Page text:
The U.S. Centers for Disease Control reported this week that the number of people who had died in the ongoing fungal meningitis outbreak had increased to 29, with the latest death occurring in Virginia.
In all, the CDC said, 404 people had been sickened after receiving tainted steroid injections in their backs or in peripheral joints. As of Oct. 22, 54 people had confirmed cases of meningitis from the shots. Others had infections in joints such as knees, shoulders or ankles. Some suffered strokes that are believed to be associated with the illness.
The medication, a preservative-free steroid called methylprednisolone acetate, is used to treat arthritis and back pain. The tainted drugs all came from the New England Compounding Center, a facility in Framingham, Mass. Inspections of the compounding facility by the U.S. Food and Drug Administration revealed a number of safety lapses, including greenish-black foreign matter floating in vials of medication, water leaking from boilers and discoloration on equipment used for sterilization.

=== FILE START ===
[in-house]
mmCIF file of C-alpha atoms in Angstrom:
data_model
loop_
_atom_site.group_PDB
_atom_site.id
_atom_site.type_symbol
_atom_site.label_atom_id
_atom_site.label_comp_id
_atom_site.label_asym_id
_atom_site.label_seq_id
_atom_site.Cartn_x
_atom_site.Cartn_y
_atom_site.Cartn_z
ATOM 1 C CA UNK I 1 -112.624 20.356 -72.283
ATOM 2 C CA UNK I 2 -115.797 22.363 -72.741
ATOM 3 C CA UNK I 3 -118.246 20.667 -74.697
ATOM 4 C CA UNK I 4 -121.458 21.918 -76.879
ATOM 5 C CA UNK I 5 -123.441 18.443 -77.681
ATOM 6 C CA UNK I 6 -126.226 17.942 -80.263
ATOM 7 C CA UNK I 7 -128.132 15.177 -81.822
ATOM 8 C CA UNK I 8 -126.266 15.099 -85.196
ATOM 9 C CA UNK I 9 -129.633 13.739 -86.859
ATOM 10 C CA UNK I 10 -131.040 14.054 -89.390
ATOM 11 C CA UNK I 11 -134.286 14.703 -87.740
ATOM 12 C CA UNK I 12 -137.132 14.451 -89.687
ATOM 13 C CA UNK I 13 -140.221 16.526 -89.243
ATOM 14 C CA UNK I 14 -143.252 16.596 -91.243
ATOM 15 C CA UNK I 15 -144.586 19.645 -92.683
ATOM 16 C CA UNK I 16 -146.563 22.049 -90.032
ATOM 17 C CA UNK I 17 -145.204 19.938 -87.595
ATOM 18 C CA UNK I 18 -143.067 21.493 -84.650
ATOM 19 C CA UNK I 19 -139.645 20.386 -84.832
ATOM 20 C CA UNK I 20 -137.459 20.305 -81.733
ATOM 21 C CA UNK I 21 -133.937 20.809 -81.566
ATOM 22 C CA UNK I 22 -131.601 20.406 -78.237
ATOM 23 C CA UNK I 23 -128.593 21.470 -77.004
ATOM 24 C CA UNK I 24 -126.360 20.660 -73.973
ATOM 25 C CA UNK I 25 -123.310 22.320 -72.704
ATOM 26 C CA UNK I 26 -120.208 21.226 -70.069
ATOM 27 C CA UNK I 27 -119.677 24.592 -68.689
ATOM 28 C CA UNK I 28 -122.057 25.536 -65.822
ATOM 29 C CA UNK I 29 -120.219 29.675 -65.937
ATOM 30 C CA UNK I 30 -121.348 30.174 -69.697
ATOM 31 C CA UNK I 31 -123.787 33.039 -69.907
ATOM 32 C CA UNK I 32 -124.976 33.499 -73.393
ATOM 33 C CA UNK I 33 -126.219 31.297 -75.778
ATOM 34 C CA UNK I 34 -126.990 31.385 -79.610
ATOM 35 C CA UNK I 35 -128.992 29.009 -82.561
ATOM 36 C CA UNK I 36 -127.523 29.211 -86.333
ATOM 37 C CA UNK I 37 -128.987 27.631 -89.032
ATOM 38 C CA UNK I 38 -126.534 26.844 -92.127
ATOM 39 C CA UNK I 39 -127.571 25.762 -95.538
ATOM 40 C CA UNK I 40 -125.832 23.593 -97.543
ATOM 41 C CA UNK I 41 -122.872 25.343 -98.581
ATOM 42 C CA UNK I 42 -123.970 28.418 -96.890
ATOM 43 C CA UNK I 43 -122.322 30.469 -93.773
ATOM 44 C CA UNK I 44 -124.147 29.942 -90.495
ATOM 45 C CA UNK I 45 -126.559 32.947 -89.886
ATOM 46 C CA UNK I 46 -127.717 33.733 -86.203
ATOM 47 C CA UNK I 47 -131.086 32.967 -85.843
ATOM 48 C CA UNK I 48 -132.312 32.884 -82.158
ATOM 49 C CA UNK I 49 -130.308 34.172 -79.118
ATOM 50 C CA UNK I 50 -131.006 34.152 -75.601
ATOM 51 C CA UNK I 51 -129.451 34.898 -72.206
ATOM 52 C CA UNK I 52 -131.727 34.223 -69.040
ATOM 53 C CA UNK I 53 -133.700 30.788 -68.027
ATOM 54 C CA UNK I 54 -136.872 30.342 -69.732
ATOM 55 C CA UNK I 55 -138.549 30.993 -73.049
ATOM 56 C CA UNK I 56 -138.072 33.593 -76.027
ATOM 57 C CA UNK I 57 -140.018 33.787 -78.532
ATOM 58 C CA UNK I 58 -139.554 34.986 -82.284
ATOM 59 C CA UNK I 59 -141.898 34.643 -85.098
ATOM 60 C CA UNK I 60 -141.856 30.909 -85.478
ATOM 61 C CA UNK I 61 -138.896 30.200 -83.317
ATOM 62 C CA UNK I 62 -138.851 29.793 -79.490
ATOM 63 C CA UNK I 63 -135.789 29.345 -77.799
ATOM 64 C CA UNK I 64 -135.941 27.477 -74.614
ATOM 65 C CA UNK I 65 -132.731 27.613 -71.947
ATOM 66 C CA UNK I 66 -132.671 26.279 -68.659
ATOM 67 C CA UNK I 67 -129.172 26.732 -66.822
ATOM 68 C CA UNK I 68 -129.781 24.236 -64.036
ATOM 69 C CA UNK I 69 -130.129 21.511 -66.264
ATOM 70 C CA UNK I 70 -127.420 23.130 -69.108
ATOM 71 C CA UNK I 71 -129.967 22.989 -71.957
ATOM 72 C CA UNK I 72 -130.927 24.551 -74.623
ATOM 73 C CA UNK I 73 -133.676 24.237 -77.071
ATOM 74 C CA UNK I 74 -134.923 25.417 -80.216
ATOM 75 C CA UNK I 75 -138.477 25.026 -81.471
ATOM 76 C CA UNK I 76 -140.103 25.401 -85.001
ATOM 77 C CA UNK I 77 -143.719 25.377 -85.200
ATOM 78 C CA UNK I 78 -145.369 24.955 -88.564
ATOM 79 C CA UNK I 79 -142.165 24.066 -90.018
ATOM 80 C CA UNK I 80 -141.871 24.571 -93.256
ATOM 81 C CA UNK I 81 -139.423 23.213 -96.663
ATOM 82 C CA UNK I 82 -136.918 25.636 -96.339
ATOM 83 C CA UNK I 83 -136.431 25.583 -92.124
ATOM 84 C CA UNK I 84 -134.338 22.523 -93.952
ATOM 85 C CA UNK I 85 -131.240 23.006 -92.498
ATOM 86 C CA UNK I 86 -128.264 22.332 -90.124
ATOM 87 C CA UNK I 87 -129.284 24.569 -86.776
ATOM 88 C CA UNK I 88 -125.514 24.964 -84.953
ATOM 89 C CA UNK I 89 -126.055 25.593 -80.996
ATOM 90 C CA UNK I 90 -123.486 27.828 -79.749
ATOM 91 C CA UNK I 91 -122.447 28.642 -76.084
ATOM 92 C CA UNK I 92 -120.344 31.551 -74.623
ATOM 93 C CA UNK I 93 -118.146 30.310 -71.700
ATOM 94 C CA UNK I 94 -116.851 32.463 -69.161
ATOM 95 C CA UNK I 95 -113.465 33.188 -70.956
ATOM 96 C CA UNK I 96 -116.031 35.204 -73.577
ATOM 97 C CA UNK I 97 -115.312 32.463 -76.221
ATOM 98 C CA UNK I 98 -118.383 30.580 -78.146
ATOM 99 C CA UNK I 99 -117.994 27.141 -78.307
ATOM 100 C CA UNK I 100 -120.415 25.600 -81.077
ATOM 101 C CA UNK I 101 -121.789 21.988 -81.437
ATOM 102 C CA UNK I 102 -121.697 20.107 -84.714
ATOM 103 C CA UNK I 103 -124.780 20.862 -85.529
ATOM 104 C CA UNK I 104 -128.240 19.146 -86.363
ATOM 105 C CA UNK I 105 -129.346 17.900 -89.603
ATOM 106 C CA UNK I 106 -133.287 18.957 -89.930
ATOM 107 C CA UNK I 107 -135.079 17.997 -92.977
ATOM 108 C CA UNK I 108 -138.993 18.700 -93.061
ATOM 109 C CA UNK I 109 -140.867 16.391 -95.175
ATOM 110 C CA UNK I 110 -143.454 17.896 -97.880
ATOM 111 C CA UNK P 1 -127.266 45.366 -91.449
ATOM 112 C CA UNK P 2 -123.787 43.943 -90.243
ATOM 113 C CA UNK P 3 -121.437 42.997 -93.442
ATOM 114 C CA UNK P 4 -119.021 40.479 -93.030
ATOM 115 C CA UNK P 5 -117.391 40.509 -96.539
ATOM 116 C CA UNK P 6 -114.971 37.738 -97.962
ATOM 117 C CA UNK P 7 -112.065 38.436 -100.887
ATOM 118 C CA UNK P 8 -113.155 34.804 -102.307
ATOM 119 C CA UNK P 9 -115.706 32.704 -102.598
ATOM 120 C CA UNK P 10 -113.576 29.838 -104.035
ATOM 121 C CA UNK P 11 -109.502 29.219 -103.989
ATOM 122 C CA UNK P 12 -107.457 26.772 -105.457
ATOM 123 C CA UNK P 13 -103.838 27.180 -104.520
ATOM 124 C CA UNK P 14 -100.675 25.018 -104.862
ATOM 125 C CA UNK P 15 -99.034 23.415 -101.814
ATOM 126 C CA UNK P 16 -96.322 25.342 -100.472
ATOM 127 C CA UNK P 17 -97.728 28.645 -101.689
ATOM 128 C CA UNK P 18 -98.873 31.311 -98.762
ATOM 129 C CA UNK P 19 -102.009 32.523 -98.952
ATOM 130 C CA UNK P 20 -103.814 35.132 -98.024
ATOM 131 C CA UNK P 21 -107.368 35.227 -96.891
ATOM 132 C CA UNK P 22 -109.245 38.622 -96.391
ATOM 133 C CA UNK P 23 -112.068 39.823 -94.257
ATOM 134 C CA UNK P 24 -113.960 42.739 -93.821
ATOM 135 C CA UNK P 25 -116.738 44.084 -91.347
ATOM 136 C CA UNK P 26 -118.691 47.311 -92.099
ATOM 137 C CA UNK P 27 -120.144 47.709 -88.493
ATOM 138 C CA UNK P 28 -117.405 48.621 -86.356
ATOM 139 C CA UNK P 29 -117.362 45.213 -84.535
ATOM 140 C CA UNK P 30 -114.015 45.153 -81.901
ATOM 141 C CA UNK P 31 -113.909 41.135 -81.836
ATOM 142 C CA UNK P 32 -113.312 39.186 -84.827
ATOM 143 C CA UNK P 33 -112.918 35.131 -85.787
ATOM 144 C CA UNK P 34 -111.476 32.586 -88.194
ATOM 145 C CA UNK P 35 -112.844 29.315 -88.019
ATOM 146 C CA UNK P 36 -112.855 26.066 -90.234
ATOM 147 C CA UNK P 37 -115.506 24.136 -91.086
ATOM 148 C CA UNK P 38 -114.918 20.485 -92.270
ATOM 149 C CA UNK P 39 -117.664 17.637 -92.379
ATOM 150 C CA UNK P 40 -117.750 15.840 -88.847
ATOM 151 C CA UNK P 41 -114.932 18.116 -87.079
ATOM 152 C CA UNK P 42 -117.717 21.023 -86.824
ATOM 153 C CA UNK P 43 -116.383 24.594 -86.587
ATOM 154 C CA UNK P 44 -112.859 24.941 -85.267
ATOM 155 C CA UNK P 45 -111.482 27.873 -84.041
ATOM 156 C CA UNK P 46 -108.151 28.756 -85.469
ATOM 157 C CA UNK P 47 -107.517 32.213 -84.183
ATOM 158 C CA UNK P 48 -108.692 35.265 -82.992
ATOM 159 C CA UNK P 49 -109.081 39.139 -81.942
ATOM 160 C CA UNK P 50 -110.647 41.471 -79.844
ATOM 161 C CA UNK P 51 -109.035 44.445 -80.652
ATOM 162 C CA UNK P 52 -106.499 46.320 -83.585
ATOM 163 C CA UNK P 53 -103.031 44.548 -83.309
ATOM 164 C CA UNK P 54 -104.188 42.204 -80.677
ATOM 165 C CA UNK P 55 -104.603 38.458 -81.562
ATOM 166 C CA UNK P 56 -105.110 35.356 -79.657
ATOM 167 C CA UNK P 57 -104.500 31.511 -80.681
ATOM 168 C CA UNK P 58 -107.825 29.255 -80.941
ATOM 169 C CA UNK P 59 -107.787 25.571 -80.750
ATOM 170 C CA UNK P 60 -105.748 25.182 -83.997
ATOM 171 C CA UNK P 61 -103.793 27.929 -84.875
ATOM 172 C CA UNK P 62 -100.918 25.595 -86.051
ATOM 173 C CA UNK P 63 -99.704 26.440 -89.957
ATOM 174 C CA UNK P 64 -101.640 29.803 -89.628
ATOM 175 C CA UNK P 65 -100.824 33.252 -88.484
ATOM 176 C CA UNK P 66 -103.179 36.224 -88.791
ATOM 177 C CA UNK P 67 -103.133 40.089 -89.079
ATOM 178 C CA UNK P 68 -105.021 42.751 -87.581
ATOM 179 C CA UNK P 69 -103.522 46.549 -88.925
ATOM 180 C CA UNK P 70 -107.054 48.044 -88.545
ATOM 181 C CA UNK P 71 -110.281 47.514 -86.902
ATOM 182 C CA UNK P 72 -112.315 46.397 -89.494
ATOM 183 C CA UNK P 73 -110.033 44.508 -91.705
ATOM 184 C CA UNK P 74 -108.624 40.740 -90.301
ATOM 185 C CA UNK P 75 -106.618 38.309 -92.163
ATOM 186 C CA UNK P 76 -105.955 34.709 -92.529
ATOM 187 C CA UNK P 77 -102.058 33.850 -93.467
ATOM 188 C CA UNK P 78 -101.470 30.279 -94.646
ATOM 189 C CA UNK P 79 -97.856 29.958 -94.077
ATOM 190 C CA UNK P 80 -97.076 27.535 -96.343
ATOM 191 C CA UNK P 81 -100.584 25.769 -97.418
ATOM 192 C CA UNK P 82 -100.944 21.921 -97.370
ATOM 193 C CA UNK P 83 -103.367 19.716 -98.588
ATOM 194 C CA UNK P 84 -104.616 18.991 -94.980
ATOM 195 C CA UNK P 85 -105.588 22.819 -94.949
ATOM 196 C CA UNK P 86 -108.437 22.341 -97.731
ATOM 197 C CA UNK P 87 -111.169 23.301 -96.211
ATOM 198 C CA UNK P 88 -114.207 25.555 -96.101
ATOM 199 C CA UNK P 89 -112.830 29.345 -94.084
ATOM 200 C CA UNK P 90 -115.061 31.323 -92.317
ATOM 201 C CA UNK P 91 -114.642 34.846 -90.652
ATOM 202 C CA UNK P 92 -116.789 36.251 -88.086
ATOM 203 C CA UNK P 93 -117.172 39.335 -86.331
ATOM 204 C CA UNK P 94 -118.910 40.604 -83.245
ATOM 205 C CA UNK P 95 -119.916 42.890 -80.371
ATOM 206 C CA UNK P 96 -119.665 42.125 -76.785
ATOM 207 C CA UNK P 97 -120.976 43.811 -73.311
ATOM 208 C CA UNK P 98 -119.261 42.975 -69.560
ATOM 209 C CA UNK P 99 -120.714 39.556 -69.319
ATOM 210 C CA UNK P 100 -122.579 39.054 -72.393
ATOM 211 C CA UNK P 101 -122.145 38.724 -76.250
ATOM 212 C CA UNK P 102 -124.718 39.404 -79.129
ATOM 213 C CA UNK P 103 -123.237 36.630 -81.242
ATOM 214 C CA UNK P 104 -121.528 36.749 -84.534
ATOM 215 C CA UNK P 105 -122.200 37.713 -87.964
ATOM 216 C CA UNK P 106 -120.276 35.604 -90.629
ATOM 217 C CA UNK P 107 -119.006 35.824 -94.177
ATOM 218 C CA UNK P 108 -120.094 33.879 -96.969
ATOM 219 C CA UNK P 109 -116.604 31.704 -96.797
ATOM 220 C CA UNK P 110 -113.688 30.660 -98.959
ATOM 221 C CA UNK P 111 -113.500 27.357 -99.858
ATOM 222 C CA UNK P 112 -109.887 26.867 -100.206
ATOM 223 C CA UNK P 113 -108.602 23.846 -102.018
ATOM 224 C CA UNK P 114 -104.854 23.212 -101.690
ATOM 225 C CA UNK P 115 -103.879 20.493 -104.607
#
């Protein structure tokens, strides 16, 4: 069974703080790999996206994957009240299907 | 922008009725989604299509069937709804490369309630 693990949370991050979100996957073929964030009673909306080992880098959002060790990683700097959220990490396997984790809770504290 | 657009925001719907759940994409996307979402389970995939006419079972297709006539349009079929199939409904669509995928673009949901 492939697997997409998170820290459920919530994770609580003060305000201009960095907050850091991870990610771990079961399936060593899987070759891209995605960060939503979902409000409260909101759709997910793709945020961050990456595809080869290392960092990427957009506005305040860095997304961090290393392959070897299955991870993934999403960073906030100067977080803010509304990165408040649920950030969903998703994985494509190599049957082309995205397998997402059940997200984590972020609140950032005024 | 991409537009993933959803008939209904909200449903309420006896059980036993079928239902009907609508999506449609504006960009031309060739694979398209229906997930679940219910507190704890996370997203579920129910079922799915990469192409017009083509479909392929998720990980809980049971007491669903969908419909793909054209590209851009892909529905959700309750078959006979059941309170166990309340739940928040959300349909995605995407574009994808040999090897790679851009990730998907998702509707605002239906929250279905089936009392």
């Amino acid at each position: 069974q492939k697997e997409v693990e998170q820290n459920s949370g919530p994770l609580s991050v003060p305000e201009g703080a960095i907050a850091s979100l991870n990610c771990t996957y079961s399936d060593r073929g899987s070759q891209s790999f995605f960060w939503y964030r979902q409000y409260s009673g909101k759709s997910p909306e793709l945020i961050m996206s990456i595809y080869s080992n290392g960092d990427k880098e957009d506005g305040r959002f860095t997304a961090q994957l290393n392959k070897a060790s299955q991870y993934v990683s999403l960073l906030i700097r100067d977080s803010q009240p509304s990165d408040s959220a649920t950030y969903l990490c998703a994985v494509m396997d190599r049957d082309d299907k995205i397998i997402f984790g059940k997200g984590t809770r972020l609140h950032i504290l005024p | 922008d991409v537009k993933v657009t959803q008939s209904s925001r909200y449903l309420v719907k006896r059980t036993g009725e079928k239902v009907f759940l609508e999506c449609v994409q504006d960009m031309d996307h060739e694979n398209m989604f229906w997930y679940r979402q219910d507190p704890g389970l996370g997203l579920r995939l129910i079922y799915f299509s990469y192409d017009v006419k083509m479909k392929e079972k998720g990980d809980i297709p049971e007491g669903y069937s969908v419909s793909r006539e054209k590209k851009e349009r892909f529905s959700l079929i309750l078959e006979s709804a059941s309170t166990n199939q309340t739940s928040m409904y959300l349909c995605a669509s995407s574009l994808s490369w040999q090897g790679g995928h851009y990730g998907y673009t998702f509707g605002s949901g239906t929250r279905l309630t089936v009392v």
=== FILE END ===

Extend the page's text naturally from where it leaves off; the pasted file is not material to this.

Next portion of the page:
Fungal meningitis, an infection of the tissues that line the brain and spinal cord, can be deadly but is not contagious. The CDC has warned more than 14,000 patients who received injections from the New England Compounding Center to be on the lookout for symptoms of meningitis, which include fever, vomiting, sensitivity to light and headache, for several months.